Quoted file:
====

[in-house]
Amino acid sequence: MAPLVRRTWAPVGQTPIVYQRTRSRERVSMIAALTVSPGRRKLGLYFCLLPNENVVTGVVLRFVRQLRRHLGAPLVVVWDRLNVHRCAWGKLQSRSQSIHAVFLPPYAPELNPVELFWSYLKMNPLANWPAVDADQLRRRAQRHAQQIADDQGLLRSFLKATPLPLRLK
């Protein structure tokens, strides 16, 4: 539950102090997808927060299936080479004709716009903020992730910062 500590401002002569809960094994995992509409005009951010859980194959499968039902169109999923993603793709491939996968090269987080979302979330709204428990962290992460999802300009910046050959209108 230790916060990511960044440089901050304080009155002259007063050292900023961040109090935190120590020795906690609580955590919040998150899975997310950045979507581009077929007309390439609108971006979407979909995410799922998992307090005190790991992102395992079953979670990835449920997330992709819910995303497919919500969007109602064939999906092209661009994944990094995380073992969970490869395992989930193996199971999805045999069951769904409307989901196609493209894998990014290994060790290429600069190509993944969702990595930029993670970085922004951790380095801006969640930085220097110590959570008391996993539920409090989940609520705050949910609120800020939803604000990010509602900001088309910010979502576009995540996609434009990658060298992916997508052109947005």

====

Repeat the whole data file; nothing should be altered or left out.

[in-house]
Amino acid sequence: MAPLVRRTWAPVGQTPIVYQRTRSRERVSMIAALTVSPGRRKLGLYFCLLPNENVVTGVVLRFVRQLRRHLGAPLVVVWDRLNVHRCAWGKLQSRSQSIHAVFLPPYAPELNPVELFWSYLKMNPLANWPAVDADQLRRRAQRHAQQIADDQGLLRSFLKATPLPLRLK
């Protein structure tokens, strides 16, 4: 539950102090997808927060299936080479004709716009903020992730910062 500590401002002569809960094994995992509409005009951010859980194959499968039902169109999923993603793709491939996968090269987080979302979330709204428990962290992460999802300009910046050959209108 230790916060990511960044440089901050304080009155002259007063050292900023961040109090935190120590020795906690609580955590919040998150899975997310950045979507581009077929007309390439609108971006979407979909995410799922998992307090005190790991992102395992079953979670990835449920997330992709819910995303497919919500969007109602064939999906092209661009994944990094995380073992969970490869395992989930193996199971999805045999069951769904409307989901196609493209894998990014290994060790290429600069190509993944969702990595930029993670970085922004951790380095801006969640930085220097110590959570008391996993539920409090989940609520705050949910609120800020939803604000990010509602900001088309910010979502576009995540996609434009990658060298992916997508052109947005």